Making the Case for Quality
the hospital’s leaders realized there was room for lean as part of
 •	 Partnering	with	associates
 •	 Strengthening	the	co...
Figure 2—Improvements in Lab Reporting                                                                             Figure ...
St. Luke’s Increases Focus on Family-Centered Care

what customers (both patients and physicians) have to say and
 then using that information to further improve processes.

Upcoming SlideShare
Loading in …5

St. Luke’s Hospital Breaks Out Of The Pack To Improve Patient & Physician Satisfaction


Published on

St. Luke’s Hospital Breaks Out Of The Pack To Improve Patient & Physician Satisfaction

Published in: Business
  • Be the first to comment

  • Be the first to like this

No Downloads
Total views
On SlideShare
From Embeds
Number of Embeds
Embeds 0
No embeds

No notes for slide

St. Luke’s Hospital Breaks Out Of The Pack To Improve Patient & Physician Satisfaction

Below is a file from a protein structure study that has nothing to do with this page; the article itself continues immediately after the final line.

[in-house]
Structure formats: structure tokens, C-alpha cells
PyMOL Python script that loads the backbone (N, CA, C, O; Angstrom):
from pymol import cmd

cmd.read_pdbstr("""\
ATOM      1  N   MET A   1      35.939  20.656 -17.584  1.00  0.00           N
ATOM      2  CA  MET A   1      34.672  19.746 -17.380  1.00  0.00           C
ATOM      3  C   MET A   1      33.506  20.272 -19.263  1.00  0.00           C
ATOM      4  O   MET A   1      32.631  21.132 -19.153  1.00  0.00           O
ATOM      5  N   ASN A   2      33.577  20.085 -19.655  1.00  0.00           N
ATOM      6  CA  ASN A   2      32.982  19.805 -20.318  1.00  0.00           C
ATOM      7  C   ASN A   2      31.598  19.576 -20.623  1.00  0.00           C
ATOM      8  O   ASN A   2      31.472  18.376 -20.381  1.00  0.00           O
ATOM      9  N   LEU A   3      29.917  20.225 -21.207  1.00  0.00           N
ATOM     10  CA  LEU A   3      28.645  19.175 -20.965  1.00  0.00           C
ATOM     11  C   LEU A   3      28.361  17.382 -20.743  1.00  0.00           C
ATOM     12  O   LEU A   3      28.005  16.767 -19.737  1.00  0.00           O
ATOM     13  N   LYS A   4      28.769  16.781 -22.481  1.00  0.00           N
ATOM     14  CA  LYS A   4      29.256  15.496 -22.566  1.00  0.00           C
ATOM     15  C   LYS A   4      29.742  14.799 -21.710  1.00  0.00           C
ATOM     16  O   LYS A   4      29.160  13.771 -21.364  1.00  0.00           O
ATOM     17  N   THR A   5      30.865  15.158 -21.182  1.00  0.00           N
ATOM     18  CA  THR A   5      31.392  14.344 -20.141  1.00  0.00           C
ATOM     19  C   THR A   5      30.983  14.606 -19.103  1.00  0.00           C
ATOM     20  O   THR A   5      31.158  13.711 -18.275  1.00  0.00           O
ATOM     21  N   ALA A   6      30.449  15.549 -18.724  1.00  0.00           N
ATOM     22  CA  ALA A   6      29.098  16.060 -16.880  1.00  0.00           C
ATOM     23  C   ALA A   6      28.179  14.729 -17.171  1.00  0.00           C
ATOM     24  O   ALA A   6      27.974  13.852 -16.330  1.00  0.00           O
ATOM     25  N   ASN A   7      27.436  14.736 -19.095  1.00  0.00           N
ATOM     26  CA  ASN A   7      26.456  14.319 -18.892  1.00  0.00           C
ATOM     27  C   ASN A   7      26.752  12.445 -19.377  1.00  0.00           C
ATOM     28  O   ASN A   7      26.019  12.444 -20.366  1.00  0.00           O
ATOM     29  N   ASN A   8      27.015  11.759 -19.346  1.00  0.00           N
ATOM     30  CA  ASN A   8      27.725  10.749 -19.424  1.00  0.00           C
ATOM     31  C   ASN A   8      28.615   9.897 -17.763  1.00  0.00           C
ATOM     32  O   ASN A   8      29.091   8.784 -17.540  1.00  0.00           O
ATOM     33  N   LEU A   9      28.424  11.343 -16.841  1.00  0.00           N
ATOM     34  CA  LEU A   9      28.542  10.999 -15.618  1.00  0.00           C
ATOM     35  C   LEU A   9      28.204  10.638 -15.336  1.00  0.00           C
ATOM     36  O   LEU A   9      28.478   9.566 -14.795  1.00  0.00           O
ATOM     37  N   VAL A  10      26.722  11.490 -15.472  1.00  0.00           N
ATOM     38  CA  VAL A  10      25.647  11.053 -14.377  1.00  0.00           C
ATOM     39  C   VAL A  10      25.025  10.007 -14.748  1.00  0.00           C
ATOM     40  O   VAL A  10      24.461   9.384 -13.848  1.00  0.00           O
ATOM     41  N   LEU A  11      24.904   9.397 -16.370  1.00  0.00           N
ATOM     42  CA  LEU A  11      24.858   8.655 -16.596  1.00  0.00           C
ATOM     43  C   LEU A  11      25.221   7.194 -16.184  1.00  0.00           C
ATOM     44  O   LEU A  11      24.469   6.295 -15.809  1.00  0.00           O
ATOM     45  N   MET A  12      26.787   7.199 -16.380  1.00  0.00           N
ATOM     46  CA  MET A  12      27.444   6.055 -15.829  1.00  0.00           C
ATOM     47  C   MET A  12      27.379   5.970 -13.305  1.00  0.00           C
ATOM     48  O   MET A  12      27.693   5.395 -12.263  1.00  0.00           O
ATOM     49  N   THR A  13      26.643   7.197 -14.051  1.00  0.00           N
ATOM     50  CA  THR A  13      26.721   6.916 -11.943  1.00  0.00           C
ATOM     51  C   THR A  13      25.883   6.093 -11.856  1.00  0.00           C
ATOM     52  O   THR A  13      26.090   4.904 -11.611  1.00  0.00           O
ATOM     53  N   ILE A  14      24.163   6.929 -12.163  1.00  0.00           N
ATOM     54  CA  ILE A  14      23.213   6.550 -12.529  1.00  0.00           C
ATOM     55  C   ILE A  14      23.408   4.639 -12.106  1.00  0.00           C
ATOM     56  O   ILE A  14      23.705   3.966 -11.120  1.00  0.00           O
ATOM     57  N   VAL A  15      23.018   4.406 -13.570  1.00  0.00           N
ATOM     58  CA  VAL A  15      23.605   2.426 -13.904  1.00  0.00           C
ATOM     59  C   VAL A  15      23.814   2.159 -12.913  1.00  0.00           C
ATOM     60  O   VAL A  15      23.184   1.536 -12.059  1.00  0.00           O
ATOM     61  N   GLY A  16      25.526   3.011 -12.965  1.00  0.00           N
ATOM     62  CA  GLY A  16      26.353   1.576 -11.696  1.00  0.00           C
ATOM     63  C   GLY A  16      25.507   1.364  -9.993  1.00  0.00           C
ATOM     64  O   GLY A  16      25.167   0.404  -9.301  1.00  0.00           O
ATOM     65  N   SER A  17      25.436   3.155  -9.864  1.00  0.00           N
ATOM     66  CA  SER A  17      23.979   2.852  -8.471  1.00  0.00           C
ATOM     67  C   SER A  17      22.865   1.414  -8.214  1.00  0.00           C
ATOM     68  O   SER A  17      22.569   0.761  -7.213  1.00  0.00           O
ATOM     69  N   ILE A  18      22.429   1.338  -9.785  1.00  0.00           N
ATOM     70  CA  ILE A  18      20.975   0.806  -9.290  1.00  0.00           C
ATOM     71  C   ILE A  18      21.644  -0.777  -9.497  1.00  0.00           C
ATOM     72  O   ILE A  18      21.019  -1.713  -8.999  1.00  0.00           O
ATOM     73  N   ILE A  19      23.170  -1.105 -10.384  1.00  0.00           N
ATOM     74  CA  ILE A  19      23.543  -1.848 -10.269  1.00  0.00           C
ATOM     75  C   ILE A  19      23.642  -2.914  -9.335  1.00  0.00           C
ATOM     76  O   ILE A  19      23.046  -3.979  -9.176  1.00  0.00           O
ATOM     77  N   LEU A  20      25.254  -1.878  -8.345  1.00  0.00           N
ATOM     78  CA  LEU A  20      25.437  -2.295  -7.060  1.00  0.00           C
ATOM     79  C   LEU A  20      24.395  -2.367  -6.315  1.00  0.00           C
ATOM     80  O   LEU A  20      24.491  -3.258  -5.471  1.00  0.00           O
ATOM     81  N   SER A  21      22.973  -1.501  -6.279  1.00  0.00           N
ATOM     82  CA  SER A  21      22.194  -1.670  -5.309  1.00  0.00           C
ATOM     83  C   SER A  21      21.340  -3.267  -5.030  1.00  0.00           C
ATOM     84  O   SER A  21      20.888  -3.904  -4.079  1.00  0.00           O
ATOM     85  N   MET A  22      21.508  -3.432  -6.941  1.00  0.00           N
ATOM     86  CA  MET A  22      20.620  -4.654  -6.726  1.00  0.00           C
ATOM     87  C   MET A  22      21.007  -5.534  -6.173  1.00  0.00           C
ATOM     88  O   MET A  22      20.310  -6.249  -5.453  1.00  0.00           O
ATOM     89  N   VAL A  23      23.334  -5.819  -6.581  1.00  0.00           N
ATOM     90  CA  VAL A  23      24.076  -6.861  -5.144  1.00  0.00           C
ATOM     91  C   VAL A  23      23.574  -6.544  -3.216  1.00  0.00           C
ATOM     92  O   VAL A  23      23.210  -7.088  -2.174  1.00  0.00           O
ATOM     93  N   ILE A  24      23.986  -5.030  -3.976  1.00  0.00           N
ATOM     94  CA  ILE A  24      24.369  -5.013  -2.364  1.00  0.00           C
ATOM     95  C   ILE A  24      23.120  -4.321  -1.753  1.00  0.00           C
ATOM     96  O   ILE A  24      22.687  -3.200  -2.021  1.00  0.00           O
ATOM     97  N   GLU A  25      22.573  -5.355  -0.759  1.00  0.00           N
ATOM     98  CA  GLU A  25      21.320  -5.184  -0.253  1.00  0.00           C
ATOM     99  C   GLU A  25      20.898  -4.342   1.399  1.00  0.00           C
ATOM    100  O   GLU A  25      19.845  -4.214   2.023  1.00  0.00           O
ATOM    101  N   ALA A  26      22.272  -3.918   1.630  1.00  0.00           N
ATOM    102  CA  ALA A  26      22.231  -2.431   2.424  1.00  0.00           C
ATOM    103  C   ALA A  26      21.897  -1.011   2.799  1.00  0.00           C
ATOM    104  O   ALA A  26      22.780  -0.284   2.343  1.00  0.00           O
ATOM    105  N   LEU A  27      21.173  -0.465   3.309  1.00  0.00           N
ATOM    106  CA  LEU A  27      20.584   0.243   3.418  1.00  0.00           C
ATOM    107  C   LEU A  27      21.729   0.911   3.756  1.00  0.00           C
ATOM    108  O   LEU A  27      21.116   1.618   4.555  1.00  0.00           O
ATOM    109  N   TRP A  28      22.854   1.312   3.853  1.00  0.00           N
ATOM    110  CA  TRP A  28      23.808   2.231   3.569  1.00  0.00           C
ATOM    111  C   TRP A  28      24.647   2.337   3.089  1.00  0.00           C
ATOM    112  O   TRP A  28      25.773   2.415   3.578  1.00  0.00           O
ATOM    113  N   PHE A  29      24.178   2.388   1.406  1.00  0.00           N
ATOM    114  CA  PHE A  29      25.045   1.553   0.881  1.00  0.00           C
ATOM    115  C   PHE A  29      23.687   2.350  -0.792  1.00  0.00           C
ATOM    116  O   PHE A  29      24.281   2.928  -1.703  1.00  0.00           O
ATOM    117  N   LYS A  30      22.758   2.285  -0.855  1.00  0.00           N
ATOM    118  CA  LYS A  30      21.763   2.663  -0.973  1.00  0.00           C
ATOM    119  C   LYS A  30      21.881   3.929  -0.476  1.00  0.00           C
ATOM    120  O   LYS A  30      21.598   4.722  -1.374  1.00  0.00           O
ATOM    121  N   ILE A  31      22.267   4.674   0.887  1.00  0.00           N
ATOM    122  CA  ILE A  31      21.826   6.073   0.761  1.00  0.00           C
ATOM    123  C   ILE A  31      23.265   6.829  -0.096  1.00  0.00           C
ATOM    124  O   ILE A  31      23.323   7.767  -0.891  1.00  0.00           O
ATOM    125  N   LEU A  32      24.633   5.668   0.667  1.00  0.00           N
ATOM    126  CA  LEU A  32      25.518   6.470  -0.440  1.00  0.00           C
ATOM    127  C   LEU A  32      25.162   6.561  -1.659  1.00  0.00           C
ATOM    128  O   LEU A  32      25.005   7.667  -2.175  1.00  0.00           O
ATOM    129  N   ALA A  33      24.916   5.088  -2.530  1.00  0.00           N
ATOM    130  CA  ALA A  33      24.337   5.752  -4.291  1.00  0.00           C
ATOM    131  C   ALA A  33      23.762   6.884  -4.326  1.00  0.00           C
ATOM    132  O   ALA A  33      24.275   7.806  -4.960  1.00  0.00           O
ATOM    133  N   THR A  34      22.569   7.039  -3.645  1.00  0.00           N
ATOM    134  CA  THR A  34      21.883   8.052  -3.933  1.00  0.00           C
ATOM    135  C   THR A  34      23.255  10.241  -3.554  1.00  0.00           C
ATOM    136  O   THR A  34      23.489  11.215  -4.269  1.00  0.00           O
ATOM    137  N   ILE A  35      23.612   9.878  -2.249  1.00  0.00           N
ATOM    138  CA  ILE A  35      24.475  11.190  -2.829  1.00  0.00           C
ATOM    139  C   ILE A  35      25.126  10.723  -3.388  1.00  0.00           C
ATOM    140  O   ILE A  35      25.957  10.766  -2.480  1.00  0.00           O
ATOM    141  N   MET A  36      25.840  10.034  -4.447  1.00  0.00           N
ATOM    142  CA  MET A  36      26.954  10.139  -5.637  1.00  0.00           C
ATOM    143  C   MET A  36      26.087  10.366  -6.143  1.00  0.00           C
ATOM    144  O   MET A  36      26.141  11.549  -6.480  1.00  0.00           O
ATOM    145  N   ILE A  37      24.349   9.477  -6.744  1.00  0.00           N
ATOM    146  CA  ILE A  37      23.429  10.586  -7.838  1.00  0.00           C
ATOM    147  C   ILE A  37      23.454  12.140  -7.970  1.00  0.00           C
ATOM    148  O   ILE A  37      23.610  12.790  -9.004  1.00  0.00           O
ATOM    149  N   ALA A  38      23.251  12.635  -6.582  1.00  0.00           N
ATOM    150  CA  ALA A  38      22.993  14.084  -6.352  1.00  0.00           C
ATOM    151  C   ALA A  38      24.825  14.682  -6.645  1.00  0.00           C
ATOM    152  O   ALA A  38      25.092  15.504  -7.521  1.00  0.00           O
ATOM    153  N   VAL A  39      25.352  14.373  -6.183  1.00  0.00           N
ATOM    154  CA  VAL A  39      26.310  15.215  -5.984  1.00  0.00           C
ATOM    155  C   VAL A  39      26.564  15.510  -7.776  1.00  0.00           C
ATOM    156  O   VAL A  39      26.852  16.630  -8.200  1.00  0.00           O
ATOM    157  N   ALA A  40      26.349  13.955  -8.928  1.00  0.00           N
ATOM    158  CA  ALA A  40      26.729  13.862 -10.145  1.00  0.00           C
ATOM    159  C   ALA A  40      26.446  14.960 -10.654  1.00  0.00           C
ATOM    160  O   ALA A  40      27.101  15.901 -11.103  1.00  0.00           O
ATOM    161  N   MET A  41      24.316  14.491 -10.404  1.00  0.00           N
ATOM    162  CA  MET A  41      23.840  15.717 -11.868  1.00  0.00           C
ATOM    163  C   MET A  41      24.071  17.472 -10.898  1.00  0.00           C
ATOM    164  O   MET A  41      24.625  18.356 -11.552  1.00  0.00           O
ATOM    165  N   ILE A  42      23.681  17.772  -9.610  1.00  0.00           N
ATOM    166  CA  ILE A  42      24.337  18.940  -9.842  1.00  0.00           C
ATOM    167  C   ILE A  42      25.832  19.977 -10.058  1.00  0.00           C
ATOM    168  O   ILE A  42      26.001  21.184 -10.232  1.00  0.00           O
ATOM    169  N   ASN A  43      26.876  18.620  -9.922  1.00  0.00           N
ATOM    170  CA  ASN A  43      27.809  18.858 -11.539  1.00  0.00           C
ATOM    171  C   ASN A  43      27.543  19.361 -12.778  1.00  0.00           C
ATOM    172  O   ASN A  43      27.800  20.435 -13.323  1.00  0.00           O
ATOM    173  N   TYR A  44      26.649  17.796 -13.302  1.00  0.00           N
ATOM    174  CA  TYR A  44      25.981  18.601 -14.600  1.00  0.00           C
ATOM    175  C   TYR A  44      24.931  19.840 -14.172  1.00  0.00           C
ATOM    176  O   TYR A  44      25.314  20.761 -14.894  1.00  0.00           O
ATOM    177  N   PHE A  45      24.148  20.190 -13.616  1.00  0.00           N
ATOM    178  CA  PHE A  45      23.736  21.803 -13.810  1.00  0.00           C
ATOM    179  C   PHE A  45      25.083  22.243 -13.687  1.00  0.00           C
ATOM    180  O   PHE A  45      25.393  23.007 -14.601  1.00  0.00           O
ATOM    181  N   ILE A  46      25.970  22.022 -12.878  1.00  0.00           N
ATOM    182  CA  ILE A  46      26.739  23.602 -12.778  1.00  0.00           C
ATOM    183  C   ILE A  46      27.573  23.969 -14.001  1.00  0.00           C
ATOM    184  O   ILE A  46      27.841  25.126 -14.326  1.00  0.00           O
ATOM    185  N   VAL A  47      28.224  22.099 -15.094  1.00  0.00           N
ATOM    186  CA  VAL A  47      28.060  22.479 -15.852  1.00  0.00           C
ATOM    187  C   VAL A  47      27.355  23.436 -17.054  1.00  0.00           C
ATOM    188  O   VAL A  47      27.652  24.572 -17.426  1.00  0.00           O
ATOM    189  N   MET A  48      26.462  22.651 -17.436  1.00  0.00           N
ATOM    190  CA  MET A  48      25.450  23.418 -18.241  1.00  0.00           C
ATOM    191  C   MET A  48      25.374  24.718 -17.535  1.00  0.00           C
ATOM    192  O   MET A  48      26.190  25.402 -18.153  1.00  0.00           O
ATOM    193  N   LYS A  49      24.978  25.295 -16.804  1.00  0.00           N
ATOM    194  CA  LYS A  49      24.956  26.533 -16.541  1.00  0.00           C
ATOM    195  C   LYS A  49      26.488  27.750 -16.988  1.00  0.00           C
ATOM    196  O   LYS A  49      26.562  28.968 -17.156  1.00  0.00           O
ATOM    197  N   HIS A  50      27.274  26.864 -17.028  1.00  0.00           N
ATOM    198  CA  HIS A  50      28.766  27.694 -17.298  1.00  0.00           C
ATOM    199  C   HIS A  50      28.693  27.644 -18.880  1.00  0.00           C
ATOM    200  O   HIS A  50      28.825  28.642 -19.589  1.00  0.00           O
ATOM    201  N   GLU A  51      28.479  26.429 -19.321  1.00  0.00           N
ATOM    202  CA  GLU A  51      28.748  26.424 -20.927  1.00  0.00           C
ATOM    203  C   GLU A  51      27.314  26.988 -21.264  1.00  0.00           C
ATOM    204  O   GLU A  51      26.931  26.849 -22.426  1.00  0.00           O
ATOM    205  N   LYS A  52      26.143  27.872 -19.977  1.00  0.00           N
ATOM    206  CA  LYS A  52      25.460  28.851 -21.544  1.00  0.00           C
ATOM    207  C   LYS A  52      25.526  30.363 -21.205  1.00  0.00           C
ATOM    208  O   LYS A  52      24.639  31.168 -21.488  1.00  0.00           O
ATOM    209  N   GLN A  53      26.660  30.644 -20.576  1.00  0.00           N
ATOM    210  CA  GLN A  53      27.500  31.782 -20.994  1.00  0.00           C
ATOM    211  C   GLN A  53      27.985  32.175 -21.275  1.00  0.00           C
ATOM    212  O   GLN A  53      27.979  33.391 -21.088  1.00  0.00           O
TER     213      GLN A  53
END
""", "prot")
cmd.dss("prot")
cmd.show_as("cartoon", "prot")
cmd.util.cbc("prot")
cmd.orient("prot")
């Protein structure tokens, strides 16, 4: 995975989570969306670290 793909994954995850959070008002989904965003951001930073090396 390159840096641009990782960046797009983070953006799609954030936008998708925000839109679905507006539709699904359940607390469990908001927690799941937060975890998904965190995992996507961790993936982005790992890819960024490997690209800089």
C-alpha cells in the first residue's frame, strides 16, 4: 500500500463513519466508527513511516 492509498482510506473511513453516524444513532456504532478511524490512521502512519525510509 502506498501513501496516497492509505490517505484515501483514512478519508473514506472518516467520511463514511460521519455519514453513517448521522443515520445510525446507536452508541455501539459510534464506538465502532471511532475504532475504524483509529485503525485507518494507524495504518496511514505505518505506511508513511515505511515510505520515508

1. 1. Making the Case for Quality March 2008 St. Luke’s Hospital Breaks Out of the Pack to Improve Patient and Physician Satisfaction by Janet Jacobsen In the fast-paced world of healthcare, small fluctuations in the quarterly patient (mean) satisfaction At a Glance . . . scores may not raise any red flags. But that quickly changed for St. Luke’s Hospital in Cedar Rapids, Iowa, during a leadership retreat in spring 2004. Here, managers received a shocking surprise, the • Faced with declining effects of which are still driving improvement efforts today. The hospital’s in-patient satisfaction mea- in-patient satisfaction sures, which appeared flat, had actually dipped to the 64th percentile when compared to other hospitals scores, St. Luke’s in the country. Hospital implemented an organization-wide People were shocked because they thought St. Luke’s should be in the 80th or 90th percentiles, explains strategic initiative to improve performance by Kent Jackson, director of children’s specialty services and the leader of the hospital’s patient and fam- changing the culture. ily experience team. “What became more significant was that in the second quarter of 2004 the hospital dropped to the 49th percentile [for in-patient satisfaction]. So, about the time that people were shocked, • The hospital selected the Malcolm Baldrige Criteria for it was about to get worse,” Jackson recalls. Performance Excellence as an improvement framework About St. Luke’s Hospital and subsequently introduced its “breaking out of the St. Luke’s Hospital is a fully-accredited 560-bed hospital with more than 2,600 associates and 381 phy- pack” strategy to accomplish sicians who provide 24-hour coverage in east central Iowa. Founded in 1884 as the community’s first the organization’s improvement goals. hospital, today St. Luke’s is a member of the Iowa Health System. The hospital offers a comprehensive array of in-patient services including medical/surgical, cardiology, oncology, neurology, in-patient and • Utilizing lean tools along out-patient behavioral health, neonatal intensive care, and more; delivers a broad range of diagnostic with behavioral-based initiatives, St. Luke’s saw its and out-patient services; and provides a 24-hour trauma center and an air ambulance service. in-patient satisfaction scores quickly rise from the 49th Selecting the Framework for Performance Excellence percentile to above the 90th percentile, while physician Patient satisfaction scores were only one reason for change at St. Luke’s; the other major influence was satisfaction scores rose from an influx of new leaders to the institution, including new CEO Ted Townsend. It was Townsend who the 81st to the 95th percentile. challenged leaders to break out of the pack, set high goals, and not rely on past successes. Hospital • As a result of its leaders selected the Malcolm Baldrige Criteria for Performance Excellence as St. Luke’s framework for performance improvement initiatives, the hospital was performance improvement because it includes every part of the organization. And, as Mary Hagen, RN, named a Press Ganey MSN, director of quality management and clinical effectiveness, explains, the Baldrige Criteria aligned Success Story recipient in very closely with the hospital’s new five-point strategic framework, as shown in Figure 1. 2007 as well as a Silver Award winner in the Iowa St. Luke’s five-point strategy focused on: Recognition for Performance Excellence program. • Demonstrating better quality • Becoming the workshop of choice for physicians The American Society for Quality Page 1 of 5